A critical analysis of randomised clinical trials on neck pain and treatment efficacy. A review of the literature

Scand J Rehabil Med. 1999 Sep;31(3):139-52. doi: 10.1080/003655099444489.


The efficacy of physiotherapy or chiropractic treatment for patients with neck pain was analysed by reviewing 27 randomised clinical trials published 196-1995. Three different methods were employed: systematic analyses of; methodological quality; comparison of effect size; analysis of inclusion criteria, intervention and outcome according to The Disablement Process model. The quality of most of the studies was low; only one-third scored 50 or more of a possible 100 points. Positive outcomes were noted for 18 of the investigations, and the methodological quality was high in studies using electromagnetic therapy, manipulation, or active physiotherapy. High methodological quality was also noted in studies with traction and acupuncture, however, the interventions had either no effect or a negative effect on outcome. Pooling data and calculation of effect size showed that treatments used in the studies were effective for pain, range of motion, and activities of daily living. Inclusion criteria, intervention, and outcome were based on impairment in most of the analysed investigations. Broader outcome assessments probably would have revealed relationships between treatment effect and impairment, functional limitation and disability.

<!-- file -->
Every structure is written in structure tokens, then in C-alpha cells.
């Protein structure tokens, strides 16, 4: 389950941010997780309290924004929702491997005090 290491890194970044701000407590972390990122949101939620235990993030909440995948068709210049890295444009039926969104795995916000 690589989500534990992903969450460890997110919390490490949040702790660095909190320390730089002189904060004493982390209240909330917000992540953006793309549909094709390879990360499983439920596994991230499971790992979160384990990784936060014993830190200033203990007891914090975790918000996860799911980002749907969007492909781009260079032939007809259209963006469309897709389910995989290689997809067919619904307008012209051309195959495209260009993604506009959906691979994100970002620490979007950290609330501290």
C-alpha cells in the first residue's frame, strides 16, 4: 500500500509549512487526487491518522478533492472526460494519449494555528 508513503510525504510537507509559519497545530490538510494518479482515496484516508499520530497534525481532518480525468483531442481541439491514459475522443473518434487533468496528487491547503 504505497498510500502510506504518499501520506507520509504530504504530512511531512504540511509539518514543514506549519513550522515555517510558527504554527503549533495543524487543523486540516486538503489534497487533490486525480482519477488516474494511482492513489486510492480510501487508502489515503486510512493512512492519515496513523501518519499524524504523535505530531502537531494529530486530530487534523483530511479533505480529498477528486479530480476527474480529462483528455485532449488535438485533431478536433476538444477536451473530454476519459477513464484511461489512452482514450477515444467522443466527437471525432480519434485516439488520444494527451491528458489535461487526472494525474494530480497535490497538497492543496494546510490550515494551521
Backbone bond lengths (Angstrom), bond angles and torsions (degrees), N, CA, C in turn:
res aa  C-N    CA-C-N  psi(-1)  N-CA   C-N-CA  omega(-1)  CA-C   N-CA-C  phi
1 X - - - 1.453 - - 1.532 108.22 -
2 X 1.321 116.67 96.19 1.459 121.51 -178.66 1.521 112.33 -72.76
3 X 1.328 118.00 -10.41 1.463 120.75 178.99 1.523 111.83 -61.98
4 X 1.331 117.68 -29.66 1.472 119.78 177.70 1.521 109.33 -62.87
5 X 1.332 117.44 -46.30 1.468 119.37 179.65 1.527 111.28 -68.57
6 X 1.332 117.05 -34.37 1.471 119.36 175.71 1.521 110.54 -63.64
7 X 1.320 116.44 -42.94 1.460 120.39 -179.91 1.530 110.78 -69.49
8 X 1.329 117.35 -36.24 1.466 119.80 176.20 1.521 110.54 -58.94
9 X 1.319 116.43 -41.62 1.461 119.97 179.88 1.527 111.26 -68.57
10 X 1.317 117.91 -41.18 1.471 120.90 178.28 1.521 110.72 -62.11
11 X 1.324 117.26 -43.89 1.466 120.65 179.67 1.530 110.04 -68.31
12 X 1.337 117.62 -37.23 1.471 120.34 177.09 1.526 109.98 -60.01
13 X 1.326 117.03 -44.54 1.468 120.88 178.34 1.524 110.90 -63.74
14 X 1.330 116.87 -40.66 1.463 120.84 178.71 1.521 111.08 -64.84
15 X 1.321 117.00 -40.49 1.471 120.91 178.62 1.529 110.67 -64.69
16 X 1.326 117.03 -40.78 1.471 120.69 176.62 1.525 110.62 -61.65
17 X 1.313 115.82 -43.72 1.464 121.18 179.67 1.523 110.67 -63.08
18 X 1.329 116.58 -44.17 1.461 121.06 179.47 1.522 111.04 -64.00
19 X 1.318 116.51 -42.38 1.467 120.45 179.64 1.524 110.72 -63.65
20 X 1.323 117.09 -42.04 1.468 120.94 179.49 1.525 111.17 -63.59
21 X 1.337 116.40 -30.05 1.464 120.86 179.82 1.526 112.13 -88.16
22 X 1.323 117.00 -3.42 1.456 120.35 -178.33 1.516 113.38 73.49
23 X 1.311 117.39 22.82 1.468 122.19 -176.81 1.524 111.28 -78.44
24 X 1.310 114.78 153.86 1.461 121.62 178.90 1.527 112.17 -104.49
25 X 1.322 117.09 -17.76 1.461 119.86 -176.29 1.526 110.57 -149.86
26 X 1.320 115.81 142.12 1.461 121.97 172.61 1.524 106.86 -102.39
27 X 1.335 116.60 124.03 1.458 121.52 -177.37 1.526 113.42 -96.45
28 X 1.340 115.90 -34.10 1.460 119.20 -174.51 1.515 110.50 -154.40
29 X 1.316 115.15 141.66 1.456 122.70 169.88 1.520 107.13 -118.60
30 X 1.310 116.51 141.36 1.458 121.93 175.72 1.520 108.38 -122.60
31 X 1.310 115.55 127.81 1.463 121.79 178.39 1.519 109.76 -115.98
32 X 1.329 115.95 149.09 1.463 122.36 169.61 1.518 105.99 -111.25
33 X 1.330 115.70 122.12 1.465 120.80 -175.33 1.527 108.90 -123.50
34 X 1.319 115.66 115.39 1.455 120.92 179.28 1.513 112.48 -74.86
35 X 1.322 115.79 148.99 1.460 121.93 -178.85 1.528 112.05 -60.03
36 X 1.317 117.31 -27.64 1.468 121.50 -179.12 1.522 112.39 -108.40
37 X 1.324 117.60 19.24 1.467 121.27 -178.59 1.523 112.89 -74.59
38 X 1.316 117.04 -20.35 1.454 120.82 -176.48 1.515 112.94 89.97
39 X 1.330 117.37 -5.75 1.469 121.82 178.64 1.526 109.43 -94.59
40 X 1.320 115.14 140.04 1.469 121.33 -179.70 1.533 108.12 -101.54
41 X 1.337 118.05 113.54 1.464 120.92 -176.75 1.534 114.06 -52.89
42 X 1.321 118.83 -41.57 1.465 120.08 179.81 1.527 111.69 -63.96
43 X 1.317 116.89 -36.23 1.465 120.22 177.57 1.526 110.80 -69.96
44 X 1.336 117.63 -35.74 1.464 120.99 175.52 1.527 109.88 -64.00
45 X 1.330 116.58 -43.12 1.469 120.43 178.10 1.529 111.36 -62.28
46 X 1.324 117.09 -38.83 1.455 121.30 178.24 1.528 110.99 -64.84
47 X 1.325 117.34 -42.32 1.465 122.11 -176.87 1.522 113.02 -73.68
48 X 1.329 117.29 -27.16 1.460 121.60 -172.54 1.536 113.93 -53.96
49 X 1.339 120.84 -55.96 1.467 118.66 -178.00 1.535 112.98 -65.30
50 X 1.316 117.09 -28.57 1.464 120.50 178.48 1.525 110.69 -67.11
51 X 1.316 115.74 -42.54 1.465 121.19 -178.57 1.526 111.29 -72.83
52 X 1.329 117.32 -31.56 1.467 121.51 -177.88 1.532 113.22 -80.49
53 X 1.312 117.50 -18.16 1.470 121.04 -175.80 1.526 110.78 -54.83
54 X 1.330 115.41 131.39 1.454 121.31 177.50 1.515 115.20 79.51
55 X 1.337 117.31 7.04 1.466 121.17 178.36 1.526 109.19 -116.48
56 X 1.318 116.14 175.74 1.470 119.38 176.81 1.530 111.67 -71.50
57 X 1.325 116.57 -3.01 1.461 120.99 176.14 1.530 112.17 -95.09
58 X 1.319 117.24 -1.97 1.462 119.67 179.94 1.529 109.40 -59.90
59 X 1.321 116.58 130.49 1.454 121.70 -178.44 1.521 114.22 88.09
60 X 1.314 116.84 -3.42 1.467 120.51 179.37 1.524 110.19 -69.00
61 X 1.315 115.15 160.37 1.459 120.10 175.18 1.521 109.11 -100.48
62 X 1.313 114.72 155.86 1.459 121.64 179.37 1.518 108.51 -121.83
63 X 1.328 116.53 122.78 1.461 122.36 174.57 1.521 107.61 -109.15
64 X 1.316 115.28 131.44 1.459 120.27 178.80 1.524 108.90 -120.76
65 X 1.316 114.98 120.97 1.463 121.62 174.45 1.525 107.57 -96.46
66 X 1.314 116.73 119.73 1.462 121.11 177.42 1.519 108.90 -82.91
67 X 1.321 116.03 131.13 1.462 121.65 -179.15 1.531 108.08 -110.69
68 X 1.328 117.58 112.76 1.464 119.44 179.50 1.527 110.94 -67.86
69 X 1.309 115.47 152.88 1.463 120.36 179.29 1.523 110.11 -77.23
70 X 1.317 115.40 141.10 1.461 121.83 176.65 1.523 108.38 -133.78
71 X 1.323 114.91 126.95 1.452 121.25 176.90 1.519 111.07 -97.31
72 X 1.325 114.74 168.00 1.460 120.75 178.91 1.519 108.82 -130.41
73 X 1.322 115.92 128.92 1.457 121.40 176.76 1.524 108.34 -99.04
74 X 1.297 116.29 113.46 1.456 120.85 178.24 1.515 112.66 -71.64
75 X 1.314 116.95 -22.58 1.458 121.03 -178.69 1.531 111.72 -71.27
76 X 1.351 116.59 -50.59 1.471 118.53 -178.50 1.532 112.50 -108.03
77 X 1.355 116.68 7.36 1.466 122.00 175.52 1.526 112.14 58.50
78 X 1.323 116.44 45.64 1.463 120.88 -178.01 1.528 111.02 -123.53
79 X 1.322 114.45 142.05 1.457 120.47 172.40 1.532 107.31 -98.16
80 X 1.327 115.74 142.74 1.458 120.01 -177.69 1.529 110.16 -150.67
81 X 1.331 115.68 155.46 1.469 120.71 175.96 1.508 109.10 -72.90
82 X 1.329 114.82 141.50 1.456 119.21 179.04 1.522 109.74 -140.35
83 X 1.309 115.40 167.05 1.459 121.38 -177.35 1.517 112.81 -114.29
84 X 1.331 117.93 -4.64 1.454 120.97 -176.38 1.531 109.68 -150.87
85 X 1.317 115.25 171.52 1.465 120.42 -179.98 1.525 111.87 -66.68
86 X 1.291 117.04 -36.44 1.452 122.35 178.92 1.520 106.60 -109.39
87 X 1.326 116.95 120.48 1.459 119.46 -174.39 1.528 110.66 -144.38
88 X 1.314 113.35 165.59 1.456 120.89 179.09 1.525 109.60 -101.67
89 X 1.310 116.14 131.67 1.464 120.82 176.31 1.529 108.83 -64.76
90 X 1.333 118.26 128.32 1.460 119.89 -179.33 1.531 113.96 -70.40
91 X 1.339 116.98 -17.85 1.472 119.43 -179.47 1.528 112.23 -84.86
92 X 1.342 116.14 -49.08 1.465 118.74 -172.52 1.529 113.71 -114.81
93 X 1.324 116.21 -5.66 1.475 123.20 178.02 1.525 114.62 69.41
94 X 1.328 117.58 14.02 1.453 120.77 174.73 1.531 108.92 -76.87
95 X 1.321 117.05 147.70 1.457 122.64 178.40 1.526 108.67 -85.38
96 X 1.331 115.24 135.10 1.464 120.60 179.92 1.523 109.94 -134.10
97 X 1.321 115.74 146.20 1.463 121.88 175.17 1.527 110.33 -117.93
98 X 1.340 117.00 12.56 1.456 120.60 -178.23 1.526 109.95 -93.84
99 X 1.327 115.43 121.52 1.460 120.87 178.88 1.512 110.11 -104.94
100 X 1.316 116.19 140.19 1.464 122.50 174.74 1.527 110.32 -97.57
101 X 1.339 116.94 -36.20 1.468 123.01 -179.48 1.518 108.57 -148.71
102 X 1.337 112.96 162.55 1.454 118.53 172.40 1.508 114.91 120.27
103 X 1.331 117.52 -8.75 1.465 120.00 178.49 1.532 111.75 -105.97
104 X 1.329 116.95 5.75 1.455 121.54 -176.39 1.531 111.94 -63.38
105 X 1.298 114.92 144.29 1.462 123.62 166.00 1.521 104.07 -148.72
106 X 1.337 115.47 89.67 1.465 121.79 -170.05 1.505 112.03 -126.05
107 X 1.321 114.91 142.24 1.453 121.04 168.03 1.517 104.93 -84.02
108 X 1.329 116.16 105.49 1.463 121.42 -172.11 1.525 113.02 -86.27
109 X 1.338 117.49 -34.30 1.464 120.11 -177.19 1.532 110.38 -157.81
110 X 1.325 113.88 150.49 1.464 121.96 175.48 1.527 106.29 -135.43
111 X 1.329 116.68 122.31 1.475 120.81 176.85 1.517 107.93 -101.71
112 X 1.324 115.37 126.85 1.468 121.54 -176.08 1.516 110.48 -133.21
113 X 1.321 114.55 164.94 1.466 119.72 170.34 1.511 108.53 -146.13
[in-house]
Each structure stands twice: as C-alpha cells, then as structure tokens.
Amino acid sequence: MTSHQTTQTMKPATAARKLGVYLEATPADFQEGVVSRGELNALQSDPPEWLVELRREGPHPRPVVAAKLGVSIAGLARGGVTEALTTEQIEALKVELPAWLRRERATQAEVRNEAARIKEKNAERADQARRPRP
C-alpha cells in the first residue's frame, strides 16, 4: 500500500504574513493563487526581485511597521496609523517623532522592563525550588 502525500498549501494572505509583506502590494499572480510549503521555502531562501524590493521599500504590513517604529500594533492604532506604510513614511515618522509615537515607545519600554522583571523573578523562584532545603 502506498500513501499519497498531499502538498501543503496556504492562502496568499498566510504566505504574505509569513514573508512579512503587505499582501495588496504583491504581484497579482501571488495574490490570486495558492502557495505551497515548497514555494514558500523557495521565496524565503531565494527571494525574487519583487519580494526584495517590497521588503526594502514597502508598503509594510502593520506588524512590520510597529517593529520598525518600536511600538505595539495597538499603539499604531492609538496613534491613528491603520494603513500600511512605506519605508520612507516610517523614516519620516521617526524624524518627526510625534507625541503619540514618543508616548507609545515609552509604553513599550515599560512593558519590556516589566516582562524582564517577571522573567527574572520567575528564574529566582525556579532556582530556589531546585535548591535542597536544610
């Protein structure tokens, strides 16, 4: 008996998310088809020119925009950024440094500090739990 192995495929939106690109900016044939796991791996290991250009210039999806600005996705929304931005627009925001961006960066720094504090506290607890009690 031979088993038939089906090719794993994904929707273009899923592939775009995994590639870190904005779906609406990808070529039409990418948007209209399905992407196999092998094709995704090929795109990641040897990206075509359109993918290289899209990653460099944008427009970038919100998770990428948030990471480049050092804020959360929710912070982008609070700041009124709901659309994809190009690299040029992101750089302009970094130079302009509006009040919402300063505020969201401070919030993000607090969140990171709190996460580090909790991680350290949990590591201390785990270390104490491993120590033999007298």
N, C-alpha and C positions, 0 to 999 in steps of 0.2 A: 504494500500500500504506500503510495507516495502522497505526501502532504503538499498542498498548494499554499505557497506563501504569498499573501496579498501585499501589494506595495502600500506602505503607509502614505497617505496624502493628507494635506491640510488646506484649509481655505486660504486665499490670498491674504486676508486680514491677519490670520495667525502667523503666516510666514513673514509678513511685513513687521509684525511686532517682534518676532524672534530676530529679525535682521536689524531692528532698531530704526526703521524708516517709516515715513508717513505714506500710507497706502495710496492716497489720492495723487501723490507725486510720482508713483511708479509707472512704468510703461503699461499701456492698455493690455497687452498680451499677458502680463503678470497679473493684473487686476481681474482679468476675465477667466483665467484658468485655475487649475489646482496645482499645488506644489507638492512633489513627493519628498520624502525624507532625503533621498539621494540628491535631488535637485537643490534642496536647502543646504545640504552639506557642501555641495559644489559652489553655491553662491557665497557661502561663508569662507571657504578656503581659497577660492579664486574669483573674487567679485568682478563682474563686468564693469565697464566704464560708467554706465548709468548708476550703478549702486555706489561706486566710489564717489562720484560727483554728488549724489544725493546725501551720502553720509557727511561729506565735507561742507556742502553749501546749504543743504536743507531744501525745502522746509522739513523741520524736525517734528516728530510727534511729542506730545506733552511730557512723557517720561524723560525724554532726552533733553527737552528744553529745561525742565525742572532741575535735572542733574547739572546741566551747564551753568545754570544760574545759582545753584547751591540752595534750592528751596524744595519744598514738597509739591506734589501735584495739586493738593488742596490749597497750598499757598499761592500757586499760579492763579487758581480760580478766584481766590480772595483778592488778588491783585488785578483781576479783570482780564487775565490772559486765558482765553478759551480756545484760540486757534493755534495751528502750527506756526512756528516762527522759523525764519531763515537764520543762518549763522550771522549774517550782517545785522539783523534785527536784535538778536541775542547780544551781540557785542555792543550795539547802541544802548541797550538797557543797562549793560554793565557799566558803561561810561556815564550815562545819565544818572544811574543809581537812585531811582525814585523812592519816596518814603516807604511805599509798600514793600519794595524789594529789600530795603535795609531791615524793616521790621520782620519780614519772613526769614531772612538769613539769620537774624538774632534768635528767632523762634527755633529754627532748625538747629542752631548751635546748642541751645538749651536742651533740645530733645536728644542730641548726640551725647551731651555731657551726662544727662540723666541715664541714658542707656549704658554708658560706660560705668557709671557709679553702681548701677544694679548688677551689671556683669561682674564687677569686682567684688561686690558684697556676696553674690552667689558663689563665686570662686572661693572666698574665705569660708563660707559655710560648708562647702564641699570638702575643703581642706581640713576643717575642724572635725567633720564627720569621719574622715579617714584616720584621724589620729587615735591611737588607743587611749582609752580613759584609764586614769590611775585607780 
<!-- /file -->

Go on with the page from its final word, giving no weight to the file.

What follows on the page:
Publication types

  • Research Support, Non-U.S. Gov't
  • Review

MeSH terms

  • Activities of Daily Living
  • Bias
  • Chiropractic / standards*
  • Disabled Persons / rehabilitation
  • Effect Modifier, Epidemiologic
  • Humans
  • Neck Pain / physiopathology
  • Neck Pain / therapy*
  • Physical Therapy Modalities / standards*
  • Randomized Controlled Trials as Topic
  • Range of Motion, Articular
  • Research Design
  • Treatment Outcome